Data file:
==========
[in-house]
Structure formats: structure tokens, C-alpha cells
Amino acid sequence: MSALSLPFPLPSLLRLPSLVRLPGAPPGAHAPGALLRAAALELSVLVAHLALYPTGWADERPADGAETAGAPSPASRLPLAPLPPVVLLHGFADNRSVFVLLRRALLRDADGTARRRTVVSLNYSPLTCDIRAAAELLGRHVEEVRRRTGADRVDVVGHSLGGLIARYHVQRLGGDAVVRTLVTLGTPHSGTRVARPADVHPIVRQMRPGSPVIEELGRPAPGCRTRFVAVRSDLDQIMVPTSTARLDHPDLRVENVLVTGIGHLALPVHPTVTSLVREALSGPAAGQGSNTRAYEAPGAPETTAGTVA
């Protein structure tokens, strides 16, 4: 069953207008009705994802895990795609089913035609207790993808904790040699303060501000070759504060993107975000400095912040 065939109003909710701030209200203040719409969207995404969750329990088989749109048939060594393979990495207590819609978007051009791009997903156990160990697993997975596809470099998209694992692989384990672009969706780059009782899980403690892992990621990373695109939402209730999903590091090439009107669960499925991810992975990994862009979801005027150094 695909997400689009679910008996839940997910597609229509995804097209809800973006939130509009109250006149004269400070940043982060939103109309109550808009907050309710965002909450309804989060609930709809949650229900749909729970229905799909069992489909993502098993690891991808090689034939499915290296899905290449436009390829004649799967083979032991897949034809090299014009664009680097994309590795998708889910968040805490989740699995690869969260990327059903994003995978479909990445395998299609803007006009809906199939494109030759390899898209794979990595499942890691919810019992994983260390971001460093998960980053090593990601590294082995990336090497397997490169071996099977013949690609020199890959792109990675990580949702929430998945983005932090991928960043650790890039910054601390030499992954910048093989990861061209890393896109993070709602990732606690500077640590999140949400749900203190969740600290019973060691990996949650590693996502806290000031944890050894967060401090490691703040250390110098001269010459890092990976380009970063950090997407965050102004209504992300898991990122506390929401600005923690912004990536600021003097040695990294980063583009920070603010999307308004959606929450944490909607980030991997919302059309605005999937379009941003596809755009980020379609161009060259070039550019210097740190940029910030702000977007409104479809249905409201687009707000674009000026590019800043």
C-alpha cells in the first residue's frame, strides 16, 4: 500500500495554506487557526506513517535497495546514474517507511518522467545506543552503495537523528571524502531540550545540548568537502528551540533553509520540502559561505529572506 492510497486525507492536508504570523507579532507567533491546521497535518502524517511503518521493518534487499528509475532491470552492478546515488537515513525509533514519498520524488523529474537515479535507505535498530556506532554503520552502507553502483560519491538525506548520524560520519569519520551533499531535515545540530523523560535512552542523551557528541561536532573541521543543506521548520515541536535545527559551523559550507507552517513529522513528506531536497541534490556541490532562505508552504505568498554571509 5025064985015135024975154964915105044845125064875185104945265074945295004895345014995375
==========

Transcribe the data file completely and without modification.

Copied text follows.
[in-house]
Structure formats: structure tokens, C-alpha cells
Amino acid sequence: MSALSLPFPLPSLLRLPSLVRLPGAPPGAHAPGALLRAAALELSVLVAHLALYPTGWADERPADGAETAGAPSPASRLPLAPLPPVVLLHGFADNRSVFVLLRRALLRDADGTARRRTVVSLNYSPLTCDIRAAAELLGRHVEEVRRRTGADRVDVVGHSLGGLIARYHVQRLGGDAVVRTLVTLGTPHSGTRVARPADVHPIVRQMRPGSPVIEELGRPAPGCRTRFVAVRSDLDQIMVPTSTARLDHPDLRVENVLVTGIGHLALPVHPTVTSLVREALSGPAAGQGSNTRAYEAPGAPETTAGTVA
């Protein structure tokens, strides 16, 4: 069953207008009705994802895990795609089913035609207790993808904790040699303060501000070759504060993107975000400095912040 065939109003909710701030209200203040719409969207995404969750329990088989749109048939060594393979990495207590819609978007051009791009997903156990160990697993997975596809470099998209694992692989384990672009969706780059009782899980403690892992990621990373695109939402209730999903590091090439009107669960499925991810992975990994862009979801005027150094 695909997400689009679910008996839940997910597609229509995804097209809800973006939130509009109250006149004269400070940043982060939103109309109550808009907050309710965002909450309804989060609930709809949650229900749909729970229905799909069992489909993502098993690891991808090689034939499915290296899905290449436009390829004649799967083979032991897949034809090299014009664009680097994309590795998708889910968040805490989740699995690869969260990327059903994003995978479909990445395998299609803007006009809906199939494109030759390899898209794979990595499942890691919810019992994983260390971001460093998960980053090593990601590294082995990336090497397997490169071996099977013949690609020199890959792109990675990580949702929430998945983005932090991928960043650790890039910054601390030499992954910048093989990861061209890393896109993070709602990732606690500077640590999140949400749900203190969740600290019973060691990996949650590693996502806290000031944890050894967060401090490691703040250390110098001269010459890092990976380009970063950090997407965050102004209504992300898991990122506390929401600005923690912004990536600021003097040695990294980063583009920070603010999307308004959606929450944490909607980030991997919302059309605005999937379009941003596809755009980020379609161009060259070039550019210097740190940029910030702000977007409104479809249905409201687009707000674009000026590019800043």
C-alpha cells in the first residue's frame, strides 16, 4: 500500500495554506487557526506513517535497495546514474517507511518522467545506543552503495537523528571524502531540550545540548568537502528551540533553509520540502559561505529572506 492510497486525507492536508504570523507579532507567533491546521497535518502524517511503518521493518534487499528509475532491470552492478546515488537515513525509533514519498520524488523529474537515479535507505535498530556506532554503520552502507553502483560519491538525506548520524560520519569519520551533499531535515545540530523523560535512552542523551557528541561536532573541521543543506521548520515541536535545527559551523559550507507552517513529522513528506531536497541534490556541490532562505508552504505568498554571509 5025064985015135024975154964915105044845125064875185104945265074945295004895345014995375